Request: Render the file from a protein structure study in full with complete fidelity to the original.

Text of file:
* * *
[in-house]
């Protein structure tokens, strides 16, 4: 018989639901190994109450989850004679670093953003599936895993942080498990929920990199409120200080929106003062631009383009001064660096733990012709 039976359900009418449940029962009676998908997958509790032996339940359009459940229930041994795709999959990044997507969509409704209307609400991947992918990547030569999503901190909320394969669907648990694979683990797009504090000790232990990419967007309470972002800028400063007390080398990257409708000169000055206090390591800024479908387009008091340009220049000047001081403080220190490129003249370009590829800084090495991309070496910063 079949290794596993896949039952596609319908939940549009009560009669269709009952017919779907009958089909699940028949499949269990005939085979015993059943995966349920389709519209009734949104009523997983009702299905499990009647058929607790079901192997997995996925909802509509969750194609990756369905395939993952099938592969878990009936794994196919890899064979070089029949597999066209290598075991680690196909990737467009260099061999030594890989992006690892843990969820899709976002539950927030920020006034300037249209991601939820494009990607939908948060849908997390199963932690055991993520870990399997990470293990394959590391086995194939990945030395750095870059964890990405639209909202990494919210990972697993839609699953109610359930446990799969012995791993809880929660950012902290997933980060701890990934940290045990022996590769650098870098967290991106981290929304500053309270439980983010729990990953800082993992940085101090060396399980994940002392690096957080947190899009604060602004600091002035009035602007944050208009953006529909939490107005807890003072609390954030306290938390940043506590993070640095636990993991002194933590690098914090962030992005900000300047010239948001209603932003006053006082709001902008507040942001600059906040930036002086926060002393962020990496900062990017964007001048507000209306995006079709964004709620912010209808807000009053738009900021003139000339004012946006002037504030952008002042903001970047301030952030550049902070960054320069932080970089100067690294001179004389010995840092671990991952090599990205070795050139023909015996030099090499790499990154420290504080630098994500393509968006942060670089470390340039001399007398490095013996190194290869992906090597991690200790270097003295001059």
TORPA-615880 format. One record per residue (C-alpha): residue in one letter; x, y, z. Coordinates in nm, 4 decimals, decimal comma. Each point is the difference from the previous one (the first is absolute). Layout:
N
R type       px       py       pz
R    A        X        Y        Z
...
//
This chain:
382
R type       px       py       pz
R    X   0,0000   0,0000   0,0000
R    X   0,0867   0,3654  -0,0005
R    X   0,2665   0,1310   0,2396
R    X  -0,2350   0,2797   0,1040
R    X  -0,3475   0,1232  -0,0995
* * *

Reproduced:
[in-house]
């Protein structure tokens, strides 16, 4: 018989639901190994109450989850004679670093953003599936895993942080498990929920990199409120200080929106003062631009383009001064660096733990012709 039976359900009418449940029962009676998908997958509790032996339940359009459940229930041994795709999959990044997507969509409704209307609400991947992918990547030569999503901190909320394969669907648990694979683990797009504090000790232990990419967007309470972002800028400063007390080398990257409708000169000055206090390591800024479908387009008091340009220049000047001081403080220190490129003249370009590829800084090495991309070496910063 079949290794596993896949039952596609319908939940549009009560009669269709009952017919779907009958089909699940028949499949269990005939085979015993059943995966349920389709519209009734949104009523997983009702299905499990009647058929607790079901192997997995996925909802509509969750194609990756369905395939993952099938592969878990009936794994196919890899064979070089029949597999066209290598075991680690196909990737467009260099061999030594890989992006690892843990969820899709976002539950927030920020006034300037249209991601939820494009990607939908948060849908997390199963932690055991993520870990399997990470293990394959590391086995194939990945030395750095870059964890990405639209909202990494919210990972697993839609699953109610359930446990799969012995791993809880929660950012902290997933980060701890990934940290045990022996590769650098870098967290991106981290929304500053309270439980983010729990990953800082993992940085101090060396399980994940002392690096957080947190899009604060602004600091002035009035602007944050208009953006529909939490107005807890003072609390954030306290938390940043506590993070640095636990993991002194933590690098914090962030992005900000300047010239948001209603932003006053006082709001902008507040942001600059906040930036002086926060002393962020990496900062990017964007001048507000209306995006079709964004709620912010209808807000009053738009900021003139000339004012946006002037504030952008002042903001970047301030952030550049902070960054320069932080970089100067690294001179004389010995840092671990991952090599990205070795050139023909015996030099090499790499990154420290504080630098994500393509968006942060670089470390340039001399007398490095013996190194290869992906090597991690200790270097003295001059």
TORPA-615880 format. One record per residue (C-alpha): residue in one letter; x, y, z. Coordinates in nm, 4 decimals, decimal comma. Each point is the difference from the previous one (the first is absolute). Layout:
N
R type       px       py       pz
R    A        X        Y        Z
...
//
This chain:
382
R type       px       py       pz
R    X   0,0000   0,0000   0,0000
R    X   0,0867   0,3654  -0,0005
R    X   0,2665   0,1310   0,2396
R    X  -0,2350   0,2797   0,1040
R    X  -0,3475   0,1232  -0,0995